Checchi, D. and C. Lucifora (2002), “Unions and labour market institutions in Europe,” Departmental Working Papers, No. 16, Department of Economics, Management and Quantitative Methods at Università degli Studi di Milano, ideas.repec.org/p/mil/wpdepa/2002-16.html (called May 14, 2019). As with trade union density, the decline was greatest in the countries of Central and Eastern Europe, where the collapse of the old regimes led to abrupt changes in the role of trade unions and collective bargaining. Sharp declines were also seen in Australia, New Zealand and the United Kingdom, where deep reforms took place in the 1980s. Coverage has been relatively stable in most continental European countries, with the exception of Germany, and in Greece too, coverage has recently declined. The decline in collective bargaining coverage in Portugal during the crisis years is the subject of methodological controversies, which are discussed in Box 2.3. In many respects, Spain and Switzerland are moving closer to the previous group, but in Spain, the recent reform has allowed agreements at a lower level to refrain from higher agreements (derogations are rarely used at the moment), while in Switzerland coordination does not yet play a minor role.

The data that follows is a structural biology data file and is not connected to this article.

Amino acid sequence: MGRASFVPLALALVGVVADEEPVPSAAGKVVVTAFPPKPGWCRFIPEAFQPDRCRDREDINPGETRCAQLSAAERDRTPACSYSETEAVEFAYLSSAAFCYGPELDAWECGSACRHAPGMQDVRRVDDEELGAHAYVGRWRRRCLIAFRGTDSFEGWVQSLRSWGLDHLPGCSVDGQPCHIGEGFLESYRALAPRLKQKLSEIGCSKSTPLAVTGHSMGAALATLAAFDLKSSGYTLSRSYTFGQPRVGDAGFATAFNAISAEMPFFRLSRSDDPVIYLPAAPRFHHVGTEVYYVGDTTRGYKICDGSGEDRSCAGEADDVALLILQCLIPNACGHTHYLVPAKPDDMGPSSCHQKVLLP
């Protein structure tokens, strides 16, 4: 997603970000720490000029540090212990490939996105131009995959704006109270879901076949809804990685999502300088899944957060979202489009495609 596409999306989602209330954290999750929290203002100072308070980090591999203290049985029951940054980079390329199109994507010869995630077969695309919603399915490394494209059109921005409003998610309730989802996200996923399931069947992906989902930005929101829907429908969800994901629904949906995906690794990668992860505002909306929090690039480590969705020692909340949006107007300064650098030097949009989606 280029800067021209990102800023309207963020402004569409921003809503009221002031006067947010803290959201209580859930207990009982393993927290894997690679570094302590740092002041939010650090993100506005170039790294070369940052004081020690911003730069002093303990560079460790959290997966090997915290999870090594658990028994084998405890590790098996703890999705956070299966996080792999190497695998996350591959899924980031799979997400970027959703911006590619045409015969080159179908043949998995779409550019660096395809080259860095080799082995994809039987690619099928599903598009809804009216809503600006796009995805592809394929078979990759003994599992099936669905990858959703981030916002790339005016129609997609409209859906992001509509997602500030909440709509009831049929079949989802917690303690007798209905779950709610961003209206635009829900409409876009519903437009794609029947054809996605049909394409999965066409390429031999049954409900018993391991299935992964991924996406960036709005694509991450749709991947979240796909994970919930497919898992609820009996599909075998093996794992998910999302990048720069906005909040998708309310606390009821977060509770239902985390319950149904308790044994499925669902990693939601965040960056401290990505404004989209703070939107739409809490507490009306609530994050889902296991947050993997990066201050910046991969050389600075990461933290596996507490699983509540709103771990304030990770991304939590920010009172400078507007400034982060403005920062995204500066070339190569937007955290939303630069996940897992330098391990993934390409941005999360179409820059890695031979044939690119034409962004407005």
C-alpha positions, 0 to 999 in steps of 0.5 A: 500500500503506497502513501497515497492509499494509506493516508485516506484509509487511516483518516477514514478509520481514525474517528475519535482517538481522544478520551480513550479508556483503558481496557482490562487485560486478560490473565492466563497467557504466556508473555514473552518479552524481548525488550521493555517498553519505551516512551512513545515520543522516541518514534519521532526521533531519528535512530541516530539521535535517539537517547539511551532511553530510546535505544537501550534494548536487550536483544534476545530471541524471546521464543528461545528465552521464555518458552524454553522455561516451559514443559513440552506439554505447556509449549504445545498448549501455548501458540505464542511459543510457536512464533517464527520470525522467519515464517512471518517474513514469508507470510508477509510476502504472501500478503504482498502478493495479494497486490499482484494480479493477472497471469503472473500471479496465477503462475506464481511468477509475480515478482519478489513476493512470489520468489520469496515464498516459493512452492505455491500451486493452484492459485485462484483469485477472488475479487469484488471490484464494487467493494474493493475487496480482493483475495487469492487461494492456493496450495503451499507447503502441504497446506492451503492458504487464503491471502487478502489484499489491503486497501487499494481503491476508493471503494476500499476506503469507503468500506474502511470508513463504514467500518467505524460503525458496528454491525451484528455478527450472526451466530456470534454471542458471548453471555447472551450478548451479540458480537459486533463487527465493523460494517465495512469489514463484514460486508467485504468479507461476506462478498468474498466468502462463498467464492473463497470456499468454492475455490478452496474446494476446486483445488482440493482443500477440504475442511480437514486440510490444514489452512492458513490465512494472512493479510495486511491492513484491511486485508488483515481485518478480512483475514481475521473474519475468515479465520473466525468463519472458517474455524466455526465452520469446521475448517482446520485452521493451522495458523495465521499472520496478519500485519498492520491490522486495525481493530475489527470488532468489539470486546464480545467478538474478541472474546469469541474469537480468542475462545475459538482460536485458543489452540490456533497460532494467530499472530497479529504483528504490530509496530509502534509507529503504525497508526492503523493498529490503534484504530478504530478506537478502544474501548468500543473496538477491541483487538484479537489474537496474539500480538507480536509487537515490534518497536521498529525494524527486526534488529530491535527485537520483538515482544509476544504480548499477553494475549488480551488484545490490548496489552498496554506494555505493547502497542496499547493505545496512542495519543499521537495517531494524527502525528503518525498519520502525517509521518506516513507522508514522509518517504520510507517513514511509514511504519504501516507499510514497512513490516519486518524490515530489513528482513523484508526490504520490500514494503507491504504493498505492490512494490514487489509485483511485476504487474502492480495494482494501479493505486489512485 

While the dominant level of bargaining makes it possible to quickly characterise collective bargaining systems in OECD countries, it also risks giving an overly simplified picture. Figure 2.13 clearly shows that countries with the same dominant level of bargaining differ considerably in their actual structure: even in countries where sectoral negotiations are the dominant level, negotiations can play a very important role at company level and vice versa. ← 43rd Traxler (2003) developed the “contingency thesis of collective bargaining”, which states that the performance of a collective bargaining system depends decisively on the ability to enforce the terms of agreements. The duration of collective agreements, their validity beyond the date of termination (the “ultraactivity”) or before their entry into force in the event of delay (called “retroactivity”) also influence the tariff coverage, as already mentioned. In some OECD countries, collective agreements expire only when they are replaced by new collective agreements. This ensures the continuity of the system and prevents cancellations in the event of the expiry of collective agreements. In countries where the law leaves ample or total room for manoeuvre for collective bargaining (e.g.B. in countries without a statutory minimum wage), a process without replacement or ultraactivity effects would leave workers completely unscathed. It is clear that a long and even indefinite duration of agreements strengthens workers` bargaining power by keeping them covered, even if employers are unwilling to negotiate new terms and ultimately contribute to strengthening stability and social peace. On the other hand, an indefinite or long term of agreements can make it more difficult for employers to renegotiate contractual terms in times of crisis or deflation, which could have a negative impact on employment. . .